Fundraising as a Vocation
“Viewing fundraising through the filter of vocation can provide fundraising professionals with an added layer of context and meaning to their work and bring resulting benefits to the organizations they work for and the communities they serve.”14 So begins “The Song of the River: A Study of Vocation in the Lives of Fundraisers,” by Sharilyn Hale, CFRE. This master of arts thesis “explores what fundraising professionals think about the concept of vocation and their experience of it within their work.” And despite the diversity across gender, generation, nationality, and tenure, Hale’s research shows that there is a “high level of consensus that the link between vocation and philanthropy is significant and requires professionals to consider their work within a larger philosophical framework.”15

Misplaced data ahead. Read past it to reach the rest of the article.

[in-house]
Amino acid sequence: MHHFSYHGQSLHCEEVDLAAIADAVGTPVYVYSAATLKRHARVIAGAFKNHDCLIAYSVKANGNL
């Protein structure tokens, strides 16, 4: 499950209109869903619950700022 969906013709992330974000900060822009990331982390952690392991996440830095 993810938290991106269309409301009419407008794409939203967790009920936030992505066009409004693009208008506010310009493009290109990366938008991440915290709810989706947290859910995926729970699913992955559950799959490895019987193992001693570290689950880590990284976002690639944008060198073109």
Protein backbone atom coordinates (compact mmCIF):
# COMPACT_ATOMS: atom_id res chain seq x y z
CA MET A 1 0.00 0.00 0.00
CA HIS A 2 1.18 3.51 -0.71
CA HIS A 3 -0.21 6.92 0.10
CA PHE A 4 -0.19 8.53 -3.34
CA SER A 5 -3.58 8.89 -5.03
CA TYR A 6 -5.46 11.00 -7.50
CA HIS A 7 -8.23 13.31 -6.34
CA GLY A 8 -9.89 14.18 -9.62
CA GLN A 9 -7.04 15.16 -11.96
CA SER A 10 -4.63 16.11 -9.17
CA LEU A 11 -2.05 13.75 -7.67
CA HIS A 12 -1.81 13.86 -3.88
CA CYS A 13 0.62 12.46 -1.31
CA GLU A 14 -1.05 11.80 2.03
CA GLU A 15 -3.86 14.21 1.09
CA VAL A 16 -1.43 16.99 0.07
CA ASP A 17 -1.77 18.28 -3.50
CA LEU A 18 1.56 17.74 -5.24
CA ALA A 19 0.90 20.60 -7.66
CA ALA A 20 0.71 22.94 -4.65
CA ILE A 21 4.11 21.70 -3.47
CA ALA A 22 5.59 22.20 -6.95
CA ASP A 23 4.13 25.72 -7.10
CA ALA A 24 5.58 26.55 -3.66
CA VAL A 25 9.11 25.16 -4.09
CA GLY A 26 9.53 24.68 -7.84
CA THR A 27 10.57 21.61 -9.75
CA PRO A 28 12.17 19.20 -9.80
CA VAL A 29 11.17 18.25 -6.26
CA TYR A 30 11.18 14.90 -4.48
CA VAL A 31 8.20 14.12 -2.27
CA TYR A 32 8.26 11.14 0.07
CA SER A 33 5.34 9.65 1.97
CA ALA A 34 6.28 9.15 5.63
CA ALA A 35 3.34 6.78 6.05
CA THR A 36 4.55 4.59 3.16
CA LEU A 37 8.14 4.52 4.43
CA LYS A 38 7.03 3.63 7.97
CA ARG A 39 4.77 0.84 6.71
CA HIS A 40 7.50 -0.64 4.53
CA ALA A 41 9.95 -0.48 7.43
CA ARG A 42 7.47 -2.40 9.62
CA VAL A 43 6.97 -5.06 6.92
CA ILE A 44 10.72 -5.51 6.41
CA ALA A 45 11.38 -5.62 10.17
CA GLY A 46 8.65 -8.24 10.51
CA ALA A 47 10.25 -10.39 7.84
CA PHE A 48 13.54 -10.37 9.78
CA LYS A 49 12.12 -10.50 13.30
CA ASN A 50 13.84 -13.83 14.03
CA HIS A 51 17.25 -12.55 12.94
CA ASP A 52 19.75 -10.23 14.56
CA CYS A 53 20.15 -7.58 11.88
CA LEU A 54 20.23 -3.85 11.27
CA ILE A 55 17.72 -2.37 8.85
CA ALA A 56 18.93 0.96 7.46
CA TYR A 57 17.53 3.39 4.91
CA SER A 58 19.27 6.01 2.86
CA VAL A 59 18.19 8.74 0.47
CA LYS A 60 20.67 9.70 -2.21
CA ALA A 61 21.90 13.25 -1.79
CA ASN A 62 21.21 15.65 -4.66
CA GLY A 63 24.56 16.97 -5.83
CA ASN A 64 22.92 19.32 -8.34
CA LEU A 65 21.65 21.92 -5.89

This seems a fitting way to end a chapter on fundraising professionals—and an interesting link to leadership, the next chapter. Why and how does vocation relate to philanthropy, to fund development, and to those who work in this field? Why and how does vocation relate to leadership, no matter the profession?
Defining the purpose of her thesis research, Hale says:
Numerous leaders in the philanthropic sector have challenged fundraising professionals to be more than mere fundraising technicians. These leaders suggest there should be a corresponding alignment of personal values, commitment, passions, and vision for the change we would like to see in the world. This challenge ...